1797 ENGLISH POETRY 1579-1830: SPENSER AND THE TRADITION

Rev. William Mason

Brooke Boothby, "To the Memory of the Rev. William Mason, written in the late Lord Harcourt's Flower Garden at Nuneham" Poetical Register for 1808-09 (1812) 287-88.



These roseate bowers, these sun-bright glades,
A poet's eye design'd;
Bade yon dark paths, through tufted shades,
In leafy labyrinths wind.
He found undress'd the rustic child,
Of lovely form, neglected, wild,
And modest robes well-suited gave;
No art conceals her genuine face
Her airy step, her simple grace,
No pedant rules enslave.

Here the gay warbler swells his throat,
Rejoicing in the spring;
Tunes to his mate the love-taught note,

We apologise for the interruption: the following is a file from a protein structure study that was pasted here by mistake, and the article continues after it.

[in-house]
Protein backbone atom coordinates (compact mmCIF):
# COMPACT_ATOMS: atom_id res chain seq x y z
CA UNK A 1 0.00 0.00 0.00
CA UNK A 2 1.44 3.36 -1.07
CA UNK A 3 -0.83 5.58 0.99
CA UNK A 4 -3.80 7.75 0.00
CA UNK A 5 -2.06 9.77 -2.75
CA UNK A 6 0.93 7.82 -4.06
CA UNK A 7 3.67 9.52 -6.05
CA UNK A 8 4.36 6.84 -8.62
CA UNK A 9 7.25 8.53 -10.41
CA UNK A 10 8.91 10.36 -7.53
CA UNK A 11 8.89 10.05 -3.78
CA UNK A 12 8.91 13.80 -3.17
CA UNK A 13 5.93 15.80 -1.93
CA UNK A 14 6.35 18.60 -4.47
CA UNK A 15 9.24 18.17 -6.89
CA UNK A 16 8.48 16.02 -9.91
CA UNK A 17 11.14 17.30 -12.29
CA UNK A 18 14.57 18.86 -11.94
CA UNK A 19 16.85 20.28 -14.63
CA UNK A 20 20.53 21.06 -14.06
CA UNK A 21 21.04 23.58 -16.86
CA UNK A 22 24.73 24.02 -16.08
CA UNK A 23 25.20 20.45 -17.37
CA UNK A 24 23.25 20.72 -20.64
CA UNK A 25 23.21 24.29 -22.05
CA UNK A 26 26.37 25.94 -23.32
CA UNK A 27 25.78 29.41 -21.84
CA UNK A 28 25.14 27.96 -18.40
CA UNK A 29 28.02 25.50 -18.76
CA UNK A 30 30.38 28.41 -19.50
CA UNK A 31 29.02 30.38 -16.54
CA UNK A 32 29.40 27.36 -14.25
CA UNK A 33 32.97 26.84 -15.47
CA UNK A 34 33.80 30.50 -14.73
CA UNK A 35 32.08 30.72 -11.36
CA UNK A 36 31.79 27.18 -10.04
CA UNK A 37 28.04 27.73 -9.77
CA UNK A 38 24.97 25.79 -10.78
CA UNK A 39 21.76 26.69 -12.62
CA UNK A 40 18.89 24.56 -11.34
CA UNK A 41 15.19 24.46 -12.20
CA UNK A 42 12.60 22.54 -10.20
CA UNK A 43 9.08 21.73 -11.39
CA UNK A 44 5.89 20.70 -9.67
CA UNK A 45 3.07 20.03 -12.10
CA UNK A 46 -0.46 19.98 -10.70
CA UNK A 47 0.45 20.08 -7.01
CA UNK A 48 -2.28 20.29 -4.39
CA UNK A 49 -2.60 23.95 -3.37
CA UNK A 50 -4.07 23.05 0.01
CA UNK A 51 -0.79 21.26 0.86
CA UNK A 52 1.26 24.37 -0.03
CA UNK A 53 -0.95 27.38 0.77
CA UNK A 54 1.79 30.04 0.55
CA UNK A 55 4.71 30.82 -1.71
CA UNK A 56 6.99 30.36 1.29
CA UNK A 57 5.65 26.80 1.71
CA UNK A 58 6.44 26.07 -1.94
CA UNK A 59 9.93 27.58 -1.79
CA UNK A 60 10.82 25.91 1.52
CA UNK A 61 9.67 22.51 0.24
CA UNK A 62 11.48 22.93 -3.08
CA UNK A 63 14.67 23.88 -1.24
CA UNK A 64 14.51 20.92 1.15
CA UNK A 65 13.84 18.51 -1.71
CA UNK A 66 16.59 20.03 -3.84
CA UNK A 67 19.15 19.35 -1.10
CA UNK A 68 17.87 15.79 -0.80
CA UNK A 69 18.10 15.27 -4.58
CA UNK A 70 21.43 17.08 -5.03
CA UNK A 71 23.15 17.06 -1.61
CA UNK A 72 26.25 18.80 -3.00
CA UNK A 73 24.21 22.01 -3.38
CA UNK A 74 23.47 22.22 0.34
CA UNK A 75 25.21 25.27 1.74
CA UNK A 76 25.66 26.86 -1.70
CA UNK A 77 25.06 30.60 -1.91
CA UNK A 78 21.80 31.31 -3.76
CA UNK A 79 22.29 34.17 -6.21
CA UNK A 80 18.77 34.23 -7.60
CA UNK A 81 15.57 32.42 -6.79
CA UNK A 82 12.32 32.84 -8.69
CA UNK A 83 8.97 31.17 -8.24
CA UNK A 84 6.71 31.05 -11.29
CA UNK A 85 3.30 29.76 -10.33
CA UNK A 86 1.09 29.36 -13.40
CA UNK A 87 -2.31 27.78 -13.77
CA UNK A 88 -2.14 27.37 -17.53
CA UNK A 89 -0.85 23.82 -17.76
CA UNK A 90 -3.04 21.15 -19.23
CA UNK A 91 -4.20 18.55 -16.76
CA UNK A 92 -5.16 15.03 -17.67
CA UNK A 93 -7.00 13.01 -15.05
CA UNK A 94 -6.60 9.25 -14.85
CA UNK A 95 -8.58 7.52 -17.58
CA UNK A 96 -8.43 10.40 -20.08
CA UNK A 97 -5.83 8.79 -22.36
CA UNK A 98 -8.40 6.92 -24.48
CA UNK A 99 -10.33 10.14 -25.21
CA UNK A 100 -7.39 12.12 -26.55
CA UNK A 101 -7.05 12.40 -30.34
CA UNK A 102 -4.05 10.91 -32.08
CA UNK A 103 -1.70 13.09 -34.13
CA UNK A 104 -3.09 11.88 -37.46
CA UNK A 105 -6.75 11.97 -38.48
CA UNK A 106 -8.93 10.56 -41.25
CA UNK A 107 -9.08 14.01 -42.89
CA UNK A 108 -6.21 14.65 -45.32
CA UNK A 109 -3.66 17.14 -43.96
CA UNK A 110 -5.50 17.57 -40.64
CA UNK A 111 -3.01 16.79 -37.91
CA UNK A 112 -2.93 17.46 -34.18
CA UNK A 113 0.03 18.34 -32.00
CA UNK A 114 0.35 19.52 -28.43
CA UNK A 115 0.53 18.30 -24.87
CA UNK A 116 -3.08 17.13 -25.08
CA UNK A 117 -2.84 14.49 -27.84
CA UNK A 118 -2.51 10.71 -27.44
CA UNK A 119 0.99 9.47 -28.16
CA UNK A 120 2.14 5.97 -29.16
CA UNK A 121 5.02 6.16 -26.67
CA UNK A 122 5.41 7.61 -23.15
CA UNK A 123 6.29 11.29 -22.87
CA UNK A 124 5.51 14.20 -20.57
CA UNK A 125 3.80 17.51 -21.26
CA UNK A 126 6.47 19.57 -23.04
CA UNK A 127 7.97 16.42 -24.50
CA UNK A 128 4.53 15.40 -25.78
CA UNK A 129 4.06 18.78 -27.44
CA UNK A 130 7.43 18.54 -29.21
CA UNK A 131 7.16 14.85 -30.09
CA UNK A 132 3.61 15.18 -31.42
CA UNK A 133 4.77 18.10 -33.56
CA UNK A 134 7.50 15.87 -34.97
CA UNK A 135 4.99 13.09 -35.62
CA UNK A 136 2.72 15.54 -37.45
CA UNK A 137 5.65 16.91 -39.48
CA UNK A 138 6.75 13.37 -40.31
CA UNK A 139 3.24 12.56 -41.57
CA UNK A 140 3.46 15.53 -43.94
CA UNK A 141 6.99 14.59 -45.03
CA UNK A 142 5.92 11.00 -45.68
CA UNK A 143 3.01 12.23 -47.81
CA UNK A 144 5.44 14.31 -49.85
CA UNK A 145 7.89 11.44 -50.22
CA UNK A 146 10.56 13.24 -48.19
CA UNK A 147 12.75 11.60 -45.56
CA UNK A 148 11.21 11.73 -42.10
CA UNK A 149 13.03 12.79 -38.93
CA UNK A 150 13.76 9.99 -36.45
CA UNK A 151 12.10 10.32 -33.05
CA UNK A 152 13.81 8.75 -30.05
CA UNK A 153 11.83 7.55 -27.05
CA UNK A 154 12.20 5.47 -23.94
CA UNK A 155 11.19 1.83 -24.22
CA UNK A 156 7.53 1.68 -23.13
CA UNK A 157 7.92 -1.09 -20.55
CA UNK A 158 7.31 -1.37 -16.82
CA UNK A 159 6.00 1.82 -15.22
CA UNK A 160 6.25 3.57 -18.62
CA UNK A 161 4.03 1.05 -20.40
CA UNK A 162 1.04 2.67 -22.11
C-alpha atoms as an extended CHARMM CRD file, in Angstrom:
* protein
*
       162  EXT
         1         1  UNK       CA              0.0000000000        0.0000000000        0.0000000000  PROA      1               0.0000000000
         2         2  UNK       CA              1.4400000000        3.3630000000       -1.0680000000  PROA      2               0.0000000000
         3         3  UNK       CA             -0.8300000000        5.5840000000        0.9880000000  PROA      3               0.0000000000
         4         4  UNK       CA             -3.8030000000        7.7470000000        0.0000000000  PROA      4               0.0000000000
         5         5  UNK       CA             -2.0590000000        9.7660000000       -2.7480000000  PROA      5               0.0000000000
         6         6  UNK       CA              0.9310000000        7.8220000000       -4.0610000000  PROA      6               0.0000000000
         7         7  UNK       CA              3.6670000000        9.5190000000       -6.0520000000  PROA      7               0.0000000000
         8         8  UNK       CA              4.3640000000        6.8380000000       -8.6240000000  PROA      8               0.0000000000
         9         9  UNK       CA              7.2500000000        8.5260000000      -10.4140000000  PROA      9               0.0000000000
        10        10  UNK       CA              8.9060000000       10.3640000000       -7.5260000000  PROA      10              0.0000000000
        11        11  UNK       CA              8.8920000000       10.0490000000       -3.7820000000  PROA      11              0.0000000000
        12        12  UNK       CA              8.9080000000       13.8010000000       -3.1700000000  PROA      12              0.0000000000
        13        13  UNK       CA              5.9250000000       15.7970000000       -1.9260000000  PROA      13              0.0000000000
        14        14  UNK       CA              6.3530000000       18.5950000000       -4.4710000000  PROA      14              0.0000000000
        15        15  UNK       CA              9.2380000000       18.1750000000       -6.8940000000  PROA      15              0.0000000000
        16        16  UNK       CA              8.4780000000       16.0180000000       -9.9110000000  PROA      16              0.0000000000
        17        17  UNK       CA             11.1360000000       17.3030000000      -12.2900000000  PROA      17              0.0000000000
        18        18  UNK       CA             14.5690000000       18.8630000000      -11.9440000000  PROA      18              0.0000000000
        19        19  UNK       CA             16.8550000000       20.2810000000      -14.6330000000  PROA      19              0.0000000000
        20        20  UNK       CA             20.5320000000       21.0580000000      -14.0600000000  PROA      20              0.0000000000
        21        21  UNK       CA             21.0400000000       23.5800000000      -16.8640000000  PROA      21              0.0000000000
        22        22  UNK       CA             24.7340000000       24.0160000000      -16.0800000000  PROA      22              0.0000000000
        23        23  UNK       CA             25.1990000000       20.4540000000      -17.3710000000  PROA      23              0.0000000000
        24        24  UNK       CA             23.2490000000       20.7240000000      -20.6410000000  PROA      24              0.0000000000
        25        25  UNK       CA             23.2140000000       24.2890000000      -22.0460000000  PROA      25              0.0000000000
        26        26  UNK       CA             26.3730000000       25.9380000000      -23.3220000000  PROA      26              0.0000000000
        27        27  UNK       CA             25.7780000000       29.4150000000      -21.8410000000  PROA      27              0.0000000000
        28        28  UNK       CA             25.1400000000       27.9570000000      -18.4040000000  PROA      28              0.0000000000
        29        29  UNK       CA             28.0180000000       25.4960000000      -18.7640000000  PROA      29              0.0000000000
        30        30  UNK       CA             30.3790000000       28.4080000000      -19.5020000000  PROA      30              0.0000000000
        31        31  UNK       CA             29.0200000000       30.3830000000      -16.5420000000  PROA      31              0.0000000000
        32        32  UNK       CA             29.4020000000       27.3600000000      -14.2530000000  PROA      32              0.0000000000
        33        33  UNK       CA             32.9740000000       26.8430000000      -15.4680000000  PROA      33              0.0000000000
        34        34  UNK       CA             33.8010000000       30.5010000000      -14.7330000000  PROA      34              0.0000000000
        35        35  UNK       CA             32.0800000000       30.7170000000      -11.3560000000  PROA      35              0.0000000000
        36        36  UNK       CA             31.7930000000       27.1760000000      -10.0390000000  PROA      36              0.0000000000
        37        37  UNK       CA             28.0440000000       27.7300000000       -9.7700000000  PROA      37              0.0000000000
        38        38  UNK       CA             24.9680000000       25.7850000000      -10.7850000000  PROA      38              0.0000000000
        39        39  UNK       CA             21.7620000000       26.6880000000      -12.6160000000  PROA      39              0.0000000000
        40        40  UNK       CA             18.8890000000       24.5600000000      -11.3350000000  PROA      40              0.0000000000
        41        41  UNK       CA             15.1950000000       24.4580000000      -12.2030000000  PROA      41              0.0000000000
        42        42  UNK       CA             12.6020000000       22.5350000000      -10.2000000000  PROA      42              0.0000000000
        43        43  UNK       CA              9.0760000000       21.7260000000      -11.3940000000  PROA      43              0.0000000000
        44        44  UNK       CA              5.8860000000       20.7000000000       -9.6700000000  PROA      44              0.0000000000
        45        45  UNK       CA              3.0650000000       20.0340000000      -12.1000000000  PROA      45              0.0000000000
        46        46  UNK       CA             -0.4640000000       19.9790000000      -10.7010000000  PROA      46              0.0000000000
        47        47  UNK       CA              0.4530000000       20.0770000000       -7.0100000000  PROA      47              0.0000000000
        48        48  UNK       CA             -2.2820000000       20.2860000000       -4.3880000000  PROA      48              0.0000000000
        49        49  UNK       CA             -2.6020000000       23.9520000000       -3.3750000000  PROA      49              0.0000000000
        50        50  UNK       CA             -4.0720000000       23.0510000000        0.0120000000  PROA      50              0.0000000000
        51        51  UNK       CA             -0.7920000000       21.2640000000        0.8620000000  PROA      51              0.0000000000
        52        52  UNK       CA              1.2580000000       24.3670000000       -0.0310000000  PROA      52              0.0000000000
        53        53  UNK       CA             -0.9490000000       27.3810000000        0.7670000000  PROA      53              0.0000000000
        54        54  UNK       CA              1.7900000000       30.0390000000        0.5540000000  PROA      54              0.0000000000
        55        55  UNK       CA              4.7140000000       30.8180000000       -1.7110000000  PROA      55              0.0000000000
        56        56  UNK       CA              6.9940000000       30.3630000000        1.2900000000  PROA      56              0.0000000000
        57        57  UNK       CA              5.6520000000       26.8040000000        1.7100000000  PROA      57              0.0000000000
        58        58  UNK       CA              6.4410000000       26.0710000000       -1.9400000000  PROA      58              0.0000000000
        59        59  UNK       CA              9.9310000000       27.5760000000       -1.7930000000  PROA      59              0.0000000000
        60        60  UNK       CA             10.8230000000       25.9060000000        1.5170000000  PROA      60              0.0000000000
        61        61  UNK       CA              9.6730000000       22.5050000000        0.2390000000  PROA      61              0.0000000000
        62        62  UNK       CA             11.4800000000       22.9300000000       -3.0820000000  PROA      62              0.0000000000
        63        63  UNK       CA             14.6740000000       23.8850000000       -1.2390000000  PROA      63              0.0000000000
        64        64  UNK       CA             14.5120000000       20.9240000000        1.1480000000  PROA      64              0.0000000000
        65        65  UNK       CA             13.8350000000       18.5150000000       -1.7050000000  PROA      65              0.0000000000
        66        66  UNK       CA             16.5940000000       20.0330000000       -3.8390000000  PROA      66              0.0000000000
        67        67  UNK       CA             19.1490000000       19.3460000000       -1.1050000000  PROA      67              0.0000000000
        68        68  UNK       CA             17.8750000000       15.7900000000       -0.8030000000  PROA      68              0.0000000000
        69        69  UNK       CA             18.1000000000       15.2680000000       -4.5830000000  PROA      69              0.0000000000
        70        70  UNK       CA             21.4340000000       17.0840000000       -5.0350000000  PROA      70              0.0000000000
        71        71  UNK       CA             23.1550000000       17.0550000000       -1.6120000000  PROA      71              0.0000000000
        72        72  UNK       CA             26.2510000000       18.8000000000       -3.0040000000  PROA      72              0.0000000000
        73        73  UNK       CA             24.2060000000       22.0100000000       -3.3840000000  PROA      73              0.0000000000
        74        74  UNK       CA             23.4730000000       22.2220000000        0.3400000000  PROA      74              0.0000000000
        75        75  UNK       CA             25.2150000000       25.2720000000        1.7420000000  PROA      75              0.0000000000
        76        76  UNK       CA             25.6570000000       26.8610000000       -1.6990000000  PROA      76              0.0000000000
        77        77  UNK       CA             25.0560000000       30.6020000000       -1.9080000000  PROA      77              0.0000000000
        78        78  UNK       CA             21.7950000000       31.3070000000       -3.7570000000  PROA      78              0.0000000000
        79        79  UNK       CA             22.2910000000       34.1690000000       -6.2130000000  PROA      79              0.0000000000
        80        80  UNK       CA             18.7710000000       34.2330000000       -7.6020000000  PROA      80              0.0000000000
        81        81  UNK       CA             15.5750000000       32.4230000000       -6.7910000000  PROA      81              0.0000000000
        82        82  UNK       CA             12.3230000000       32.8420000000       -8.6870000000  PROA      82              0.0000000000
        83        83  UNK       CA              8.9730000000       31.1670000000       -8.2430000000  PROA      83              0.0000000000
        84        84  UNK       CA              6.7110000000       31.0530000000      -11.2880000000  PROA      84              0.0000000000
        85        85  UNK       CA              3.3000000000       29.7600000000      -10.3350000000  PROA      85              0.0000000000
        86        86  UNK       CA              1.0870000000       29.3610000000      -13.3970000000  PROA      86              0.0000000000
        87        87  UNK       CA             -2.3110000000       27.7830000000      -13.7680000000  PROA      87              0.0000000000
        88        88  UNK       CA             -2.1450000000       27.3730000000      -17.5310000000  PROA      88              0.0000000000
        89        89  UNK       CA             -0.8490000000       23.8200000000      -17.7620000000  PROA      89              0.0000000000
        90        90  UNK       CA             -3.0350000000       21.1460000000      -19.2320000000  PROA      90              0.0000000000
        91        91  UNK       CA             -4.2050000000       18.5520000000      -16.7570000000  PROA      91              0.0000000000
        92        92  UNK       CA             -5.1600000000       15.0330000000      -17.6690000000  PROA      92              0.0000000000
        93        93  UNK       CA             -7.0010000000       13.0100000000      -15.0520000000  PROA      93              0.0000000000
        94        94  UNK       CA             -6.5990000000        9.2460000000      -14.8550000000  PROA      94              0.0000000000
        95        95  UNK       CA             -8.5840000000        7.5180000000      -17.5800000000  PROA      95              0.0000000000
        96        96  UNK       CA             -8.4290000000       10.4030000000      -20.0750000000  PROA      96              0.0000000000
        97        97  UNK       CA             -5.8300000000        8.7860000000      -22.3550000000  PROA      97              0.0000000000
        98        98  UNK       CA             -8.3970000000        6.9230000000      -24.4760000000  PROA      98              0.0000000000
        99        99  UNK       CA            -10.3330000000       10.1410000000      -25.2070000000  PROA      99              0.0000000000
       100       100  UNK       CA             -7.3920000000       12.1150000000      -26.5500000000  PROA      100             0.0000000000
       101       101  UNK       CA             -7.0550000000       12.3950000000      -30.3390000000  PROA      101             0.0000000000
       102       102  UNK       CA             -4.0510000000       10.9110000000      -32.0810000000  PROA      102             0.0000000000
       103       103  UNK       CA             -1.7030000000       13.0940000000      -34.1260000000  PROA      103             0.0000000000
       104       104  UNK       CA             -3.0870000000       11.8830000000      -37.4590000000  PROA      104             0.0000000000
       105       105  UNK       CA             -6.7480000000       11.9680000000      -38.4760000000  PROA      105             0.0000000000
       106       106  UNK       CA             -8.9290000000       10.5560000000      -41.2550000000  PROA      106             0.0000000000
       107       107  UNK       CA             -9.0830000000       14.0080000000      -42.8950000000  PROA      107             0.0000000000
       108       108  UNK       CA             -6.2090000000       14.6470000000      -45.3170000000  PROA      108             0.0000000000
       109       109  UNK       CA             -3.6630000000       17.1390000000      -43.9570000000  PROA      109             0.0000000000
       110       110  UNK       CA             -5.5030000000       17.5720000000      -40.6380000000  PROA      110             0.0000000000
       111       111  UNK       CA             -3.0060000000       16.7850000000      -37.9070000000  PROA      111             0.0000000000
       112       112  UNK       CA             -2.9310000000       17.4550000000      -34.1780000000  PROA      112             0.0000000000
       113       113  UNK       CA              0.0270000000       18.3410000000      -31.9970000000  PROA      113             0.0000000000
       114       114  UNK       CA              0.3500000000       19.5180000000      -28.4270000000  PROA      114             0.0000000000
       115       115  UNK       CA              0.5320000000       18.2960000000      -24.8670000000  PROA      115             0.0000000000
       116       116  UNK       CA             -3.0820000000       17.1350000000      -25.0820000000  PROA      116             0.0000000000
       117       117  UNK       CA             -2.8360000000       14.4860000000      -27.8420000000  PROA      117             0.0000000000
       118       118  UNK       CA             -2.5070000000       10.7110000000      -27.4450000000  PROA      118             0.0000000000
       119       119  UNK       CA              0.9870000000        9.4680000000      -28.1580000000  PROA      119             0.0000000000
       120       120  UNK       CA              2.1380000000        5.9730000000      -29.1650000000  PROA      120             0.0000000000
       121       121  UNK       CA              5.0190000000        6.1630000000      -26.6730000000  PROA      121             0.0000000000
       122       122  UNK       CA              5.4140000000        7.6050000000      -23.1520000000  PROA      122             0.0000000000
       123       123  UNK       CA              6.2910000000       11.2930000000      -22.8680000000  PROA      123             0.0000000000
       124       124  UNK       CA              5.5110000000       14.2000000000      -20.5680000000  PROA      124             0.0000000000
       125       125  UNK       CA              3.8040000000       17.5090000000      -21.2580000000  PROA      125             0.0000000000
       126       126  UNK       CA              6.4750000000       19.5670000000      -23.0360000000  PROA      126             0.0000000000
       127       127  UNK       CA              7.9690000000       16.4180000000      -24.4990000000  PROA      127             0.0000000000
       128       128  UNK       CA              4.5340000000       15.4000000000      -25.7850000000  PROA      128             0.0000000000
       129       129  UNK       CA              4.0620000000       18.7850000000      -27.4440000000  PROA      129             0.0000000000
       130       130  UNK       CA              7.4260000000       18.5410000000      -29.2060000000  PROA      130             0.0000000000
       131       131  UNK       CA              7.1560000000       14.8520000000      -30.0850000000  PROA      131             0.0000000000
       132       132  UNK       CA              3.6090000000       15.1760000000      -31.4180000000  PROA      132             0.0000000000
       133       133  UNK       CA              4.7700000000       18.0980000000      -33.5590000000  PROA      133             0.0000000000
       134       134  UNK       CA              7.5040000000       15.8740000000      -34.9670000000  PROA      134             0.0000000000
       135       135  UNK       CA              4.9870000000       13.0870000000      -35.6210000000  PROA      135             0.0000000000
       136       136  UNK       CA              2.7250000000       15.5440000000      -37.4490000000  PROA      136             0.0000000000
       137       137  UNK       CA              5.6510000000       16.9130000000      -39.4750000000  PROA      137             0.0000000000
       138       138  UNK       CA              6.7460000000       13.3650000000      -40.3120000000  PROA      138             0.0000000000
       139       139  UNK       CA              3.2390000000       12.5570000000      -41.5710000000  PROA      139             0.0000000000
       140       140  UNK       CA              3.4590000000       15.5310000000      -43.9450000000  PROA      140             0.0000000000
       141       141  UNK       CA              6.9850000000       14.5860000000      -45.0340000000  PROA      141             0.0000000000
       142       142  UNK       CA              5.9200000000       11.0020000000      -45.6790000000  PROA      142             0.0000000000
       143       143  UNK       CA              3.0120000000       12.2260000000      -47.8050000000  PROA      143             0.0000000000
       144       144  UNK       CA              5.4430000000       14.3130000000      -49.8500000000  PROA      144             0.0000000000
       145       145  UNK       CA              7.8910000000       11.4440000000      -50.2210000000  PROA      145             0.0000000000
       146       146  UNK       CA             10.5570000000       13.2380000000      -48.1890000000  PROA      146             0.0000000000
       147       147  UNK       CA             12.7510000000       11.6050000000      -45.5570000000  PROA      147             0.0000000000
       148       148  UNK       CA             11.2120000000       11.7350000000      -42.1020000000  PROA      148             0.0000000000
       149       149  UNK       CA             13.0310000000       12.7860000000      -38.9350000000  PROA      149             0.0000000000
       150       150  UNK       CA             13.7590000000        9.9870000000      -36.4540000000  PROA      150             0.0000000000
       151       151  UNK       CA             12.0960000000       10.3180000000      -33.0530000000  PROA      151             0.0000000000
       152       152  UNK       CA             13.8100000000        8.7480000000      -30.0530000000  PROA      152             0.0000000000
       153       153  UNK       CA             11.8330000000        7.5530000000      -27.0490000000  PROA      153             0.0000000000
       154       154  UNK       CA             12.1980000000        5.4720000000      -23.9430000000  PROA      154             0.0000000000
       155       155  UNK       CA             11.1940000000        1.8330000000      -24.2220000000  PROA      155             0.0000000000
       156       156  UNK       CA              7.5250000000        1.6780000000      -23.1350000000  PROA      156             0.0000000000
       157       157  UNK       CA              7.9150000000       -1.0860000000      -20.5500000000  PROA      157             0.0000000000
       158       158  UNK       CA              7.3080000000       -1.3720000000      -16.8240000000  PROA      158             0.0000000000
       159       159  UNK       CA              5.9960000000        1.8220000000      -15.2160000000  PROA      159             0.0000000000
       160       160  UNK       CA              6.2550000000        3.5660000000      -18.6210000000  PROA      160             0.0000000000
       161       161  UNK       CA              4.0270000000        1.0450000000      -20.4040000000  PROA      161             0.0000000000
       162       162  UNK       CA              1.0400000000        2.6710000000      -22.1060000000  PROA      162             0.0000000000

Or woos on transient wing.
Here, queen of Nature's fairest reign,
Pleas'd Flora leads her laughing train,
Fresh from the dewy lap of May;
Or wrapp'd in fragrant slumber lies,
Or waking, spreads her golden eyes,
To drink the orient day.

With all the pride of summer crown'd,
This little Eden glows;
And Memory o'er the hallow'd ground
A mellower lustre throws.
Friends who to weep his loss remain,
And youths enamour'd of his strain,
To Mason's shrine by Fancy led,
Oft in yon shadowy cave are seen,
Oft pacing slow these alleys green
With soft and pensive tread.

Oft at high noon the listening ear,
While stillness breathes around,
Aerial harpings seems to hear,
Of more than mortal sound.
When evening sheds her grateful gloom,
To bend upon this vacant tomb,
Sweet Melancholy steals along;
Sighs to the breeze in murmurs low,
Or pours a deeper note of woe,
On Philomel's sad song.

Blest poet of a happier age!
Though mute thy tuneful lay,
Long shall survive thy sacred page,
Beyond life's little day.
Smote by rude Time, in tangles torn,
When these forsaken groves shall mourn,
No more responsive to thy praise;
Thy moral pure, thy lofty strain,
Shall o'er the maddening passions reign,
The soul to virtue raise.